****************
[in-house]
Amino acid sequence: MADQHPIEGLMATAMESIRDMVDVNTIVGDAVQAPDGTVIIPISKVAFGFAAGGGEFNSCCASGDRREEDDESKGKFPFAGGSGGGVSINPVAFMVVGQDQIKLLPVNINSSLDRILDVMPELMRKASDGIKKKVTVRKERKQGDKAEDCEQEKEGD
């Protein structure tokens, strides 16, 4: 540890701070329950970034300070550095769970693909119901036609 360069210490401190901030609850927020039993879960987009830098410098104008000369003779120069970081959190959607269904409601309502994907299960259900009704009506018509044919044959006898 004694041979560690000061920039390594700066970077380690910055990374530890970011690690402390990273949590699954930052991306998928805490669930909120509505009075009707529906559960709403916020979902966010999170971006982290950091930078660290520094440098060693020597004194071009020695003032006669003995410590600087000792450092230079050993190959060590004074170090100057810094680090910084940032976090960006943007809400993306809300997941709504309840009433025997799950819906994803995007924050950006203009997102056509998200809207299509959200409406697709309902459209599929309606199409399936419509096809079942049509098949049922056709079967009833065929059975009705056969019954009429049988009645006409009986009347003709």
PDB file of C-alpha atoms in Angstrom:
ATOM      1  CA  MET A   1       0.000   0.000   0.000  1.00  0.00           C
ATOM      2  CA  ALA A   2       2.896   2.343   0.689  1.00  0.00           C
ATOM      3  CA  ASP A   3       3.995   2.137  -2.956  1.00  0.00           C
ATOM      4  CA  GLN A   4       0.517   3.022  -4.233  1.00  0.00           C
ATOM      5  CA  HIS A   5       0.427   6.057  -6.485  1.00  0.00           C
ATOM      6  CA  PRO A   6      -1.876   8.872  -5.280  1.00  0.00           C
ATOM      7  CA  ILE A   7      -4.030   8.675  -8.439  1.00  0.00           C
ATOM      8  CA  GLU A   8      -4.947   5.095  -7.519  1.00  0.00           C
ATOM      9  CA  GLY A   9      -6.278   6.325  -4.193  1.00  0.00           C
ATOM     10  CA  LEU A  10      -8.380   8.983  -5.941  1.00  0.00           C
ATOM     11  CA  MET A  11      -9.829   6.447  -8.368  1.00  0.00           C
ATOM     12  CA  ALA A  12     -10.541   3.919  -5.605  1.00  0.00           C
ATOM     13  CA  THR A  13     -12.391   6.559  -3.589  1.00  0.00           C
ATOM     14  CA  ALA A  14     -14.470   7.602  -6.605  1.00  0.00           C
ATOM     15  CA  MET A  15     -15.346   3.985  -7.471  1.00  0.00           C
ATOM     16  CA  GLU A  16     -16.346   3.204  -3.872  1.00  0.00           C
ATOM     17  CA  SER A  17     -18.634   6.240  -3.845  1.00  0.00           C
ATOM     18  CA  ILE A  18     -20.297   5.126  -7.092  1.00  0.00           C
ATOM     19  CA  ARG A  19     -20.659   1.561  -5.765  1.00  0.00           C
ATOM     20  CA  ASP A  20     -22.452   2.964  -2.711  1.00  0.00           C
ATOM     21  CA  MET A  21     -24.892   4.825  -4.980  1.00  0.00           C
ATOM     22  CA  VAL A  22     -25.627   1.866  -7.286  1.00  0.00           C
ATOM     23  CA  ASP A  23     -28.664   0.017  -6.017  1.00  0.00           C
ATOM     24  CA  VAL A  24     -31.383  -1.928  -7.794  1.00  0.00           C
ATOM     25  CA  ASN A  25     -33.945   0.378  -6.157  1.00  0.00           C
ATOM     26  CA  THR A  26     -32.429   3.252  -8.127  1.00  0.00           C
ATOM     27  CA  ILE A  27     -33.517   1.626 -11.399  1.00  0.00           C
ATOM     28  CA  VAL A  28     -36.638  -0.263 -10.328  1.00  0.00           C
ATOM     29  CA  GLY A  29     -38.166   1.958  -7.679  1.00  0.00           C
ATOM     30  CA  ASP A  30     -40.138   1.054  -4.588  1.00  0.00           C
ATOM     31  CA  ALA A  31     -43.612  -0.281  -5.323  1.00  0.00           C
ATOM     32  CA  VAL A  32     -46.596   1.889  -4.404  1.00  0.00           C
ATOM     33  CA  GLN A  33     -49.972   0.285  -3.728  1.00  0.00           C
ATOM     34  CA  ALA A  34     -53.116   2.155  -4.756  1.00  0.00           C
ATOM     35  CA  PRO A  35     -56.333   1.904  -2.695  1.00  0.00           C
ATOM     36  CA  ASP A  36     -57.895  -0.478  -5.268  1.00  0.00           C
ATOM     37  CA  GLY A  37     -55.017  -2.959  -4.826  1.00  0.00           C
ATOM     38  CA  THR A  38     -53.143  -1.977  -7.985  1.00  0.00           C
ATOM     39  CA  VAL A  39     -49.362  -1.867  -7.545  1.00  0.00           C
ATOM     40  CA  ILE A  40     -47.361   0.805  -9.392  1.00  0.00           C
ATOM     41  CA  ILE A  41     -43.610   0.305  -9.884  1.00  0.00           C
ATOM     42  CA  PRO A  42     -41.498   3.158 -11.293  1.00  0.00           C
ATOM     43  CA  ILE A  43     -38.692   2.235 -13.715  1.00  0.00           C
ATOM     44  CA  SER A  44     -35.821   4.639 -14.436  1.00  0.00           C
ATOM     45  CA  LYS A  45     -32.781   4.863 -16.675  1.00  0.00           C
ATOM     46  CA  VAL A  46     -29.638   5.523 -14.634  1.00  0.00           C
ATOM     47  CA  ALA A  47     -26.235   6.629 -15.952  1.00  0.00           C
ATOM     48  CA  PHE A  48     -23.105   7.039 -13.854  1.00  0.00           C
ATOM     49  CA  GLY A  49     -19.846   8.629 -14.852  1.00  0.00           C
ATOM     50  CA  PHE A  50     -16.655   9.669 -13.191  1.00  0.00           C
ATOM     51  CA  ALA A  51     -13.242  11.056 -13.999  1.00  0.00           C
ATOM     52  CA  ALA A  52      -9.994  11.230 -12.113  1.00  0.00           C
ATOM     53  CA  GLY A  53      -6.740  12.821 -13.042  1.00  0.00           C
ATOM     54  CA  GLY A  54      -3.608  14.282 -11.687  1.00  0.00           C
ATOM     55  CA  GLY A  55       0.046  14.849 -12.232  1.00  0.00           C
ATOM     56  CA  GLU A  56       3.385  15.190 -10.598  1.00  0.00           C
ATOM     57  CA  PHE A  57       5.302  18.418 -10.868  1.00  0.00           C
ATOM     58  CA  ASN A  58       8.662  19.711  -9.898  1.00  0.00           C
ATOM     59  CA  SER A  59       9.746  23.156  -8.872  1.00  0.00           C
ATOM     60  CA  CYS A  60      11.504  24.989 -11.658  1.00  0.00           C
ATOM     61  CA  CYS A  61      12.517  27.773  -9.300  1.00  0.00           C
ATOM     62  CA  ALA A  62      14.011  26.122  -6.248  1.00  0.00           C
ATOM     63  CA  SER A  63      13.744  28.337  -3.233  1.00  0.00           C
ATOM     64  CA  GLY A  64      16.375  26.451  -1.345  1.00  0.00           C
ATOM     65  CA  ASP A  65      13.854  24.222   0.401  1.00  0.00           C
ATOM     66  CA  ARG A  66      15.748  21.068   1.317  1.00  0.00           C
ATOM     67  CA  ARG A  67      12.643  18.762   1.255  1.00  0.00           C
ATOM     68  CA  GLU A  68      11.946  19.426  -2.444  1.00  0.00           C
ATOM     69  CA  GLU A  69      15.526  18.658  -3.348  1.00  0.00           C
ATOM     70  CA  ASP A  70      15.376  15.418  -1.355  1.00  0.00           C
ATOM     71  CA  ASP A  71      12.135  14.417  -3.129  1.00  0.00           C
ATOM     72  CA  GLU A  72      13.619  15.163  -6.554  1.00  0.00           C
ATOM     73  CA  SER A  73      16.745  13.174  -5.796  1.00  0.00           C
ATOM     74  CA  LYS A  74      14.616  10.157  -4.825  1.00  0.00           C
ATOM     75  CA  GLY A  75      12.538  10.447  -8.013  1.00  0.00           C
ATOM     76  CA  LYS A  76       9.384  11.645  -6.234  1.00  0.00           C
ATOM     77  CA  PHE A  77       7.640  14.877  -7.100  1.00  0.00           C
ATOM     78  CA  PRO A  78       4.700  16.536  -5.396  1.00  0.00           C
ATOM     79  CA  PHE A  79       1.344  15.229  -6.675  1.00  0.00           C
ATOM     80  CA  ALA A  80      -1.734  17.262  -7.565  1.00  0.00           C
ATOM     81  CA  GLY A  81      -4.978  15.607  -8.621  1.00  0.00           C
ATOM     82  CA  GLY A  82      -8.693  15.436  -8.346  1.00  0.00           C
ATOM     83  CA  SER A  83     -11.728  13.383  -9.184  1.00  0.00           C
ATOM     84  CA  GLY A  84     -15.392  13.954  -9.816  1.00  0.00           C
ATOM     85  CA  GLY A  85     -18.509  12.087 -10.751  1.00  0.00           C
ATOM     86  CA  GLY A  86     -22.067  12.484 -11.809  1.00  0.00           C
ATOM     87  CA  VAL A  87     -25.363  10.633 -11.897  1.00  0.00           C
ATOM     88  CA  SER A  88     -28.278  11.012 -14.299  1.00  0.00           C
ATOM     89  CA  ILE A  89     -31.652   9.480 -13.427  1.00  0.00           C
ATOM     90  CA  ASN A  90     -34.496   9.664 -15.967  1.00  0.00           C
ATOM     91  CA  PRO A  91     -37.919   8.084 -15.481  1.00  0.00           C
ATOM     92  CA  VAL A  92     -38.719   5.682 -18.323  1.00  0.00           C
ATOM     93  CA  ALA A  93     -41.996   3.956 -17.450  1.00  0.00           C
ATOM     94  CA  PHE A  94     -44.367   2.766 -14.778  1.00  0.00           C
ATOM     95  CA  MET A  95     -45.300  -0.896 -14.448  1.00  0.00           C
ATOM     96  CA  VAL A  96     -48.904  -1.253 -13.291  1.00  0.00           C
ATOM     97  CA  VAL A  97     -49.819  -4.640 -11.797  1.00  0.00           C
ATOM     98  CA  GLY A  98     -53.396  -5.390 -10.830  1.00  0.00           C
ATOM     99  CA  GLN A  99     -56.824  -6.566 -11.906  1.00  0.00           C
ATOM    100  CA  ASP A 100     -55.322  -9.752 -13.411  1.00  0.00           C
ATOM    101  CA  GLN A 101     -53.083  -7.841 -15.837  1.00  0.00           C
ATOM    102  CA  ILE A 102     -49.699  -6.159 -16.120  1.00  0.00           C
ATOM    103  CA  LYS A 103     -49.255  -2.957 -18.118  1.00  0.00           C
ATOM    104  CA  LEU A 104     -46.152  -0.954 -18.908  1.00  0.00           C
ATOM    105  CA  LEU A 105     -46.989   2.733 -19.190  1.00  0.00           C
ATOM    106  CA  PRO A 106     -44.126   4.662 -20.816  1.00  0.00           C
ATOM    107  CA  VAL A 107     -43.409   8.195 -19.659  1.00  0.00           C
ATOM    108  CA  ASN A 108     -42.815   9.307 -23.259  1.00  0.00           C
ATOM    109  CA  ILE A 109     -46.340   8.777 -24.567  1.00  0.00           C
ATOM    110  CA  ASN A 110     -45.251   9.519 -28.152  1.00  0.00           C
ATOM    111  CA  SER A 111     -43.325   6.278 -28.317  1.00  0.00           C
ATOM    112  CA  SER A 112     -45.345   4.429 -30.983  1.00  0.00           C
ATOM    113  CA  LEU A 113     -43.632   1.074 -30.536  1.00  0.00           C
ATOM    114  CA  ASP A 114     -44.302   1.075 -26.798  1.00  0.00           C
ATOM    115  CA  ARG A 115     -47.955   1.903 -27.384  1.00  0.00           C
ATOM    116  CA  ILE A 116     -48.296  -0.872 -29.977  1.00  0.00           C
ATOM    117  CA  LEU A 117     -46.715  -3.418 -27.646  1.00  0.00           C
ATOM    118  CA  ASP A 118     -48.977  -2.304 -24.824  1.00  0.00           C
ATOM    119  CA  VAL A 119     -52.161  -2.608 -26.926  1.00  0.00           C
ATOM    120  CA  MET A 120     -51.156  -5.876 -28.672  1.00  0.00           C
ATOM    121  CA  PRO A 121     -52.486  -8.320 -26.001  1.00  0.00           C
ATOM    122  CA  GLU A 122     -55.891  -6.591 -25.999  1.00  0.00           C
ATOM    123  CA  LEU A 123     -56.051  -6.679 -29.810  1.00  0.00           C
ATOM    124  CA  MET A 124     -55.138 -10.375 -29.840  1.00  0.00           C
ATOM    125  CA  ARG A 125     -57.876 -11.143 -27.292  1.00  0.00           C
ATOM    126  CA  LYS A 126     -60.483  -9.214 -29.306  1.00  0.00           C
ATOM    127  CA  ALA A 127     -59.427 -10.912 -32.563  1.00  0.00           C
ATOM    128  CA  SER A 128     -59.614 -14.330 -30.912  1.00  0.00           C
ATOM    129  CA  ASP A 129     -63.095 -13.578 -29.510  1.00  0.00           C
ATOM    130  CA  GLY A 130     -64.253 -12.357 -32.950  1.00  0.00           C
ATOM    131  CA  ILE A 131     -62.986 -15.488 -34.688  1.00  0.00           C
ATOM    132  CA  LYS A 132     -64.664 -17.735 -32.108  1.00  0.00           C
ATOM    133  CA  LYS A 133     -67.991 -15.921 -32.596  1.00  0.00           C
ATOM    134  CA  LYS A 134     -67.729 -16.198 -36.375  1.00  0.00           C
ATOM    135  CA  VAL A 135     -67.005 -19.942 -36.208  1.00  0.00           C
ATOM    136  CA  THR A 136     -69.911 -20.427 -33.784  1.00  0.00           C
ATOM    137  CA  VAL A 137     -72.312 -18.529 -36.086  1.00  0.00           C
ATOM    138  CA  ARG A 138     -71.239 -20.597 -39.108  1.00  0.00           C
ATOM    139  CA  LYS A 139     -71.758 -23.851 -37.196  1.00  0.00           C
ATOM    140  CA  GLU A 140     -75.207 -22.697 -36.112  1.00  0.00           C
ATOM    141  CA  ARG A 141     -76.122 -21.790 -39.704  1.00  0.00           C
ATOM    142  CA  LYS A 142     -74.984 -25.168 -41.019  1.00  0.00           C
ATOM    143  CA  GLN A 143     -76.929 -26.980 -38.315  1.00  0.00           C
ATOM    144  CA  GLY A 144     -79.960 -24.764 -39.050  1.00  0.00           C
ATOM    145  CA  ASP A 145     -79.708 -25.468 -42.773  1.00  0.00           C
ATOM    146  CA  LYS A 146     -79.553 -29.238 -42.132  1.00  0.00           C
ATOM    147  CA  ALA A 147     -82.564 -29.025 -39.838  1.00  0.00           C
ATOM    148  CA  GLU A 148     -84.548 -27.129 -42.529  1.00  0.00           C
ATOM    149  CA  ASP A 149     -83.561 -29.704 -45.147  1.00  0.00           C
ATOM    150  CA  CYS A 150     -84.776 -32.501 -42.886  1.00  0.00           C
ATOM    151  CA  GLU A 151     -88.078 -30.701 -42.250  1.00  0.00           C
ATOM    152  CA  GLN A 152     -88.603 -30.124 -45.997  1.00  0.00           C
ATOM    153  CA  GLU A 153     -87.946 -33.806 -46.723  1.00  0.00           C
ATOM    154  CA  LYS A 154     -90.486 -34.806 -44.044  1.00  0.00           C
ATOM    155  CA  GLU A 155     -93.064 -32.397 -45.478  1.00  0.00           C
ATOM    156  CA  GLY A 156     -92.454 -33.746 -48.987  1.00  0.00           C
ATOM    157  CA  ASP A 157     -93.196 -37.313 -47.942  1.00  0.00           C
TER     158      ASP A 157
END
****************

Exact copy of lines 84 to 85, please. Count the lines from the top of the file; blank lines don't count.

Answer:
ATOM     80  CA  ALA A  80      -1.734  17.262  -7.565  1.00  0.00           C
ATOM     81  CA  GLY A  81      -4.978  15.607  -8.621  1.00  0.00           C